She and her supervisor, Jason Chapman, followed the prints. They were careful to walk alongside them, about a foot to the left she said. They appeared to go down to the end of the building and turn around. She said that was the only set of prints that she saw.
Rutland looked at the shoes Maggie was wearing to see if they could be the shoes that matched the impressions, and Rutland said they were very similar.
The prosecutor asks if the defense contacted her about the footprints. She said they did.
They then review Rutland and lead SLED agent David Owens’ interview with Murdaugh on scene. They conduct the interview in Owens’ car because it is raining. Rutland, Owens, Murdaugh, and Danny Henderson are in the car.
Body camera footage of the interview is played. Murdaugh sounds like he is sobbing uncontrollably as he describes discovering the scene.
Murdaugh tells them he tried to turn Paul over and his cell phone popped out of his pocket. He said he put it back immediately. He said that he tried to take both Paul and Maggie’s pulses and then called 911. Murdaugh said after he called 911 he called his brother Randy and his brother John and then tried to call a neighbor.
Owens questions Murdaugh about the family relationship. He describes his and Maggie’s relationship as wonderful; he says they had some issues, but it was normal. He says his and Paul’s relationship was as good as it could be.
Owens asks if they’ve had any problems out there. Murdaugh says the boat wreck is the only thing that comes to his mind. He says there has been a lot of negative publicity, a lot of people online saying nasty stuff, and that when Paul goes out he has been “punched and hit, attacked a lot.” Owens asks if Paul has received any direct threats. Murduagh says repeatedly that Paul gets them all the time.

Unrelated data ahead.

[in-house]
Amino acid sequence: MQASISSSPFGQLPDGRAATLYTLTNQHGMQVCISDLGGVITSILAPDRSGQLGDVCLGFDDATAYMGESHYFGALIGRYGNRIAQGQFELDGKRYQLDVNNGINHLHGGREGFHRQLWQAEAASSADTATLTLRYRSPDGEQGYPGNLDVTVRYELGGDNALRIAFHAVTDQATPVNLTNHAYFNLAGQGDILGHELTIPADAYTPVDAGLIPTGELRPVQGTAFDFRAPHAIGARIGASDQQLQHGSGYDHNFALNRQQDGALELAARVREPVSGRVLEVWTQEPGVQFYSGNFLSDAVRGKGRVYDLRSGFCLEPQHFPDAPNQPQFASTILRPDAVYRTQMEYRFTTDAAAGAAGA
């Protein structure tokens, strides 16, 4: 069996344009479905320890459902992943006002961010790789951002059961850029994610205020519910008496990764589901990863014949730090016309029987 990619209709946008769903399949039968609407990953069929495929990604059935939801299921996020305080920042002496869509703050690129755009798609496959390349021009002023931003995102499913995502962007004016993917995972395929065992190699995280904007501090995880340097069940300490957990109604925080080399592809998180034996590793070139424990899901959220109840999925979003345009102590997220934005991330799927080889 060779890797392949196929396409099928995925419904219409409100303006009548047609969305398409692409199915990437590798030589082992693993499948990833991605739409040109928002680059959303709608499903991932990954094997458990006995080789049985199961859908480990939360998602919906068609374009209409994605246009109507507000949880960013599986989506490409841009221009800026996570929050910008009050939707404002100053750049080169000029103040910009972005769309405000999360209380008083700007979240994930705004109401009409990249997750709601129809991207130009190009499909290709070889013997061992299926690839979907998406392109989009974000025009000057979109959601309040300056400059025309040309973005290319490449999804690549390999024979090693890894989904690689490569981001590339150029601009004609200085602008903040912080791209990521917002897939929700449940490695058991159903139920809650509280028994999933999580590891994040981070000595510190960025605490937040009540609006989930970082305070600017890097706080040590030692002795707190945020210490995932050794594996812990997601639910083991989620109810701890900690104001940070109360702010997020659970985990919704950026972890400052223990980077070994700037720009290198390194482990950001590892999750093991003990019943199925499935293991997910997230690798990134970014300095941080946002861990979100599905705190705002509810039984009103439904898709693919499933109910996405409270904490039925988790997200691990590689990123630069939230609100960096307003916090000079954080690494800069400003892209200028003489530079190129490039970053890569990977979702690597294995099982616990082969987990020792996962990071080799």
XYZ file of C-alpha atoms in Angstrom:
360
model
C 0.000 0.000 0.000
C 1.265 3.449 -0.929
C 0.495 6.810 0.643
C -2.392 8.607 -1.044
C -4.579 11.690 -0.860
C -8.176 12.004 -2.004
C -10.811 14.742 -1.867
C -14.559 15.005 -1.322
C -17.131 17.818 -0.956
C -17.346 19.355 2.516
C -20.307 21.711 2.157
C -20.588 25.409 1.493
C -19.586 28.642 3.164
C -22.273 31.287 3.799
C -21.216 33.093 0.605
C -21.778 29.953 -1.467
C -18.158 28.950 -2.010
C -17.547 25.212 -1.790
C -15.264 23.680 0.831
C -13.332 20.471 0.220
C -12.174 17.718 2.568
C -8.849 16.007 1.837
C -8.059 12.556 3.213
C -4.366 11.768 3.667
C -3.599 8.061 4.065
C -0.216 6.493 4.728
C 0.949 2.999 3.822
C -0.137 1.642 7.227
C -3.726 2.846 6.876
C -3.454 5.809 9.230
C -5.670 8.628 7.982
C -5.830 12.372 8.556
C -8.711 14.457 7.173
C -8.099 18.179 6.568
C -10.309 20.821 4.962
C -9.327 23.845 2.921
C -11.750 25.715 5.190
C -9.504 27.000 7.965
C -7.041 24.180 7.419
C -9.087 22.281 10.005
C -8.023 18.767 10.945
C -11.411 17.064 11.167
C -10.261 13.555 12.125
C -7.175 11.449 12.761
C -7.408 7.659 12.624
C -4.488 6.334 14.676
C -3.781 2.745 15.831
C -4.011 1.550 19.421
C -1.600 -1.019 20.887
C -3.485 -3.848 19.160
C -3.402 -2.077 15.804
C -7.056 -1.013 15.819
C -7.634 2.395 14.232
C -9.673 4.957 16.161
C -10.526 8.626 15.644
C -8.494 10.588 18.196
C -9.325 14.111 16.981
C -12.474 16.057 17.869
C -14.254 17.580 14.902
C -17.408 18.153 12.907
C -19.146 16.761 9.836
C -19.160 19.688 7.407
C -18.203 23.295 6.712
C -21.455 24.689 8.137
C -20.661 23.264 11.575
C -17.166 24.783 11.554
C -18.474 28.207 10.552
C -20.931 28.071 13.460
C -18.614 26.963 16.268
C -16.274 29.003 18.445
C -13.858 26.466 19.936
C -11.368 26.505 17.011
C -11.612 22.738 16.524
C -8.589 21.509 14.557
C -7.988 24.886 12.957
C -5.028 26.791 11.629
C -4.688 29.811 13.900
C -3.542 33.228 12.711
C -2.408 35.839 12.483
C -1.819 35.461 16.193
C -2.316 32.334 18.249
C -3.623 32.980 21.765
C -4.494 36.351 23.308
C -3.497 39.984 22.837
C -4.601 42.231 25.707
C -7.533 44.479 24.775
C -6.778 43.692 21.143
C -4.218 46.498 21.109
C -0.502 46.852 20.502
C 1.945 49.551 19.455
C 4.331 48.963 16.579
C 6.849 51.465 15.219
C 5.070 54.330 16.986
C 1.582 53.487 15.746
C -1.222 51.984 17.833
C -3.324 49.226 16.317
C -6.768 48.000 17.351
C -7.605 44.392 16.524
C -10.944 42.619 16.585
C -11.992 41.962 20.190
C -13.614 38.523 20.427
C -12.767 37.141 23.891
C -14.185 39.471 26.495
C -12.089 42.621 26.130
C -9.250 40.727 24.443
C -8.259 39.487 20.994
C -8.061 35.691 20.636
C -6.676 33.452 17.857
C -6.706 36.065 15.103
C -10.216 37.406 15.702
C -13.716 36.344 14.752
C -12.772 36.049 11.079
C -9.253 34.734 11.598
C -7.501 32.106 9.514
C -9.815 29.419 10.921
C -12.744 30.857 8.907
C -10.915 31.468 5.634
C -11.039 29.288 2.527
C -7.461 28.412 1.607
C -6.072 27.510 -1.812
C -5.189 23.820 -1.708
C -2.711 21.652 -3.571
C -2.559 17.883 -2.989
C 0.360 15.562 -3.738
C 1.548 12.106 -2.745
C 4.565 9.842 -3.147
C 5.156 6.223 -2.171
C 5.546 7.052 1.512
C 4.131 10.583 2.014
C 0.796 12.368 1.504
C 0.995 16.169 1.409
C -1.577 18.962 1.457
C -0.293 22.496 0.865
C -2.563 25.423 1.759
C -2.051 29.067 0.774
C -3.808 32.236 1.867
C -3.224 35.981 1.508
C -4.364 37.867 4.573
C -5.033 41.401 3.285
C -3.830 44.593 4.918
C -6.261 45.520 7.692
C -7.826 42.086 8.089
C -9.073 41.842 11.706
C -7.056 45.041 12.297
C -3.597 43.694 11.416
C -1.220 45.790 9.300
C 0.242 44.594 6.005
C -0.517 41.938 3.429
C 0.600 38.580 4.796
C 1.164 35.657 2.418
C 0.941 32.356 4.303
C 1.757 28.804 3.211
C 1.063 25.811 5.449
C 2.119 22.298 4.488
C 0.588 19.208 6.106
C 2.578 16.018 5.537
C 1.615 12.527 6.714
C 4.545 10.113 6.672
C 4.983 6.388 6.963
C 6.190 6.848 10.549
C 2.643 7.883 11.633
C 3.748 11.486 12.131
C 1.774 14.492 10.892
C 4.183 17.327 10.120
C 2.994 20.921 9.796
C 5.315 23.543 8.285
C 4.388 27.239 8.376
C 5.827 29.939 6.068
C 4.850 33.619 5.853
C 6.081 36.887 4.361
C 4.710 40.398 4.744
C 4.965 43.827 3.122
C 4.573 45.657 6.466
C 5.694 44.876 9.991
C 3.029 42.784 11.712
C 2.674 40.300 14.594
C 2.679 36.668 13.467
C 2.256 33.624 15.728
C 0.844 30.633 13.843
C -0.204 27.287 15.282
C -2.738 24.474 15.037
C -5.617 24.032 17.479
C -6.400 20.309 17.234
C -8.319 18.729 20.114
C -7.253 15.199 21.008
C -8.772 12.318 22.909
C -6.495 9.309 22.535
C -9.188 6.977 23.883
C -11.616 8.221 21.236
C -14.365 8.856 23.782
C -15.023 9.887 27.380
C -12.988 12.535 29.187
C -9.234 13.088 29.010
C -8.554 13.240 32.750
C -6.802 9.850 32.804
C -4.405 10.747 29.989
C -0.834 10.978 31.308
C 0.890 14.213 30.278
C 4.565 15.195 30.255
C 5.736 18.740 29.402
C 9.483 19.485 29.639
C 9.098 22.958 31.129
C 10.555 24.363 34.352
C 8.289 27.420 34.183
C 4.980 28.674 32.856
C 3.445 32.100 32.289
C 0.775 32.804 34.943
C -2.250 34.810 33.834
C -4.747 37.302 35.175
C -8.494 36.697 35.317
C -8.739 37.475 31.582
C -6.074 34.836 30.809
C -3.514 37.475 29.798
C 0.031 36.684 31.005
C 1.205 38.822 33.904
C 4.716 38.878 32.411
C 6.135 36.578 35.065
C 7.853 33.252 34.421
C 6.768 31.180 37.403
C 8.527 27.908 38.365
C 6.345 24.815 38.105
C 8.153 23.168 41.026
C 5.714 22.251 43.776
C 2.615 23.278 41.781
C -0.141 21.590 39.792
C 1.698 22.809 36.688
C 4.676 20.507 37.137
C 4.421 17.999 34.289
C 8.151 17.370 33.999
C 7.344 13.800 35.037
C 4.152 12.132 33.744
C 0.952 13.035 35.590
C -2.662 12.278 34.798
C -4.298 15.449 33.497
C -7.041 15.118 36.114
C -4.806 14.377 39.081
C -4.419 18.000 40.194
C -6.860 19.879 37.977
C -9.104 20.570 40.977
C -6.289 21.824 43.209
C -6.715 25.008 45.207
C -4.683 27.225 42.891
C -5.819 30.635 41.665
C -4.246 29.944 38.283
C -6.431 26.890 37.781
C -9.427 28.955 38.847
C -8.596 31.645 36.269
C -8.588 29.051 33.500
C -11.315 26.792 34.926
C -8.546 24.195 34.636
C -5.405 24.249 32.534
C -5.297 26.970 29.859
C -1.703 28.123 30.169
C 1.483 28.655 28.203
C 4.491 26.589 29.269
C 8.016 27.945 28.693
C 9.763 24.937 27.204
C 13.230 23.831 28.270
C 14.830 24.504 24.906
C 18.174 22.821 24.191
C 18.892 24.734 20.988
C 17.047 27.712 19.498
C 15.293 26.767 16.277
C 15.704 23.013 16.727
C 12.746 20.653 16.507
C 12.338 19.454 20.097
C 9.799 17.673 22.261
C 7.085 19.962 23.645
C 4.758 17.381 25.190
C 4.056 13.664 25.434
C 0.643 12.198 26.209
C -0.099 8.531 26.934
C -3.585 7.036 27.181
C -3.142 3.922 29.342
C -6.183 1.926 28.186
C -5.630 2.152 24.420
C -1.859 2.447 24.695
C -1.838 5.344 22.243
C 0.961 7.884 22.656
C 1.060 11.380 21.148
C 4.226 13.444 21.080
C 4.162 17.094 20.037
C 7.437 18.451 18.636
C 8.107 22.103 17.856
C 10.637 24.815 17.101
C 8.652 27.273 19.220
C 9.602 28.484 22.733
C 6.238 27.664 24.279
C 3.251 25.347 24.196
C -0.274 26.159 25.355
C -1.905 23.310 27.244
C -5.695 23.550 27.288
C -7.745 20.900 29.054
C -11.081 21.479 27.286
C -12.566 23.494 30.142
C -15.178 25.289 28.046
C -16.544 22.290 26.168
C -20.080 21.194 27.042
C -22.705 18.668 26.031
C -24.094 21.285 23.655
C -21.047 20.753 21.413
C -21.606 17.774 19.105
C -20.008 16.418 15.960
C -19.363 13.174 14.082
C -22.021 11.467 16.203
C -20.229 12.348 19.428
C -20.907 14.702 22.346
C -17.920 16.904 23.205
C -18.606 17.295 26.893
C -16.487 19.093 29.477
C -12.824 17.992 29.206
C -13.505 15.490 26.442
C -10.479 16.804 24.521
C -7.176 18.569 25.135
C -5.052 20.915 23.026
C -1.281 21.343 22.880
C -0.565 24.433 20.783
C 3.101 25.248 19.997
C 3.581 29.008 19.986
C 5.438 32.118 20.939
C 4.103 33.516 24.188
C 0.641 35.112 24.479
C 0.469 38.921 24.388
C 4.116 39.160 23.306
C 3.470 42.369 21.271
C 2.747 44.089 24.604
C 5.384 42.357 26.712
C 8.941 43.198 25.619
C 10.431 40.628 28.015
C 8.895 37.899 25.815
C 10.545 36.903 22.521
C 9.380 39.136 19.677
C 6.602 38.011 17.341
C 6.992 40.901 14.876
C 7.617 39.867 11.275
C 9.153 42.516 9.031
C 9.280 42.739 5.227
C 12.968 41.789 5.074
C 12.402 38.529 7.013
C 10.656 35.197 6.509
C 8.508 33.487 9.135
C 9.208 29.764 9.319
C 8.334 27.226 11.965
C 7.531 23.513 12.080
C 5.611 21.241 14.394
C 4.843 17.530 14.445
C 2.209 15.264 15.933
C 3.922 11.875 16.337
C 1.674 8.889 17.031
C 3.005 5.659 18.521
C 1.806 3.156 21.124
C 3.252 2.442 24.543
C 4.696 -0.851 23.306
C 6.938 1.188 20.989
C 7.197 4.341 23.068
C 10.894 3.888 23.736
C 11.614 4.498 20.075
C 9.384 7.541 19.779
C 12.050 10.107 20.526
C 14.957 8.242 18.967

Owens asks if there is anybody that they need to talk to tonight. Murdaugh says he can’t think of anybody he is overly suspicious of off the top of his head.
He says “it’s a stupid thing, I’m embarrassed to even say it…” then talks about a guy he had just hired to work on the property — C.B. Rowe — who told Paul some story about how he got in a fight in high school then was put on an undercover team of Navy Seals. Owens and Murdaugh agree the story is far-fetched. Murdaugh noted that Rowe was off today and that he really does not think Rowe is the person responsible. “For all his weirdness, I mean I do think that they got along pretty well,” Murdaugh said.
Owens asks if anybody from the boat accident would come after Paul. Murdaugh says he doesn’t know of any direct threats from any people on the boat. He said most of the boating accident threats came from people Paul didn’t know or only knew distantly. He recalls a time Paul went to Charleston and came back with a black eye.
Rutland asks how Paul is handling it. Murdaugh says he’s never been prouder of Paul in how he has handled the pressures and adversity in that situation and that Paul is a wonderful kid.
They discuss weapons on the property. Murdaugh says there are probably 25 guns of all varieties and that he doesn’t have a list but he can make one.
Murdaugh tells them it is very common for Maggie to be out at the kennels in the evenings.
They ask if he has any cameras on the property. He says he has deer cameras around the property, but none near the crime scene.
Prosecutors ask Rutland about Murdaugh’s claims that he tried to check Paul’s pulse. They focus in on the fact that Paul is lying face down with his arms under his body, so his wrists would not be accessible. Given the extent of injuries to Paul’s head, checking the pulse on his neck would also be difficult, they said. Murdaugh acknowledged that he tried to roll Paul over. Prosecutors focused on the fact that Rutledge remembered Muraugh’s hands, clothes, and shoes being clean. She also did not remember seeing any footprints or knee prints around the body.
9:06 a.m. Alex Murdaugh arrived at the courthouse for day five of his double murder trial with a suit jacket covering his handcuffs.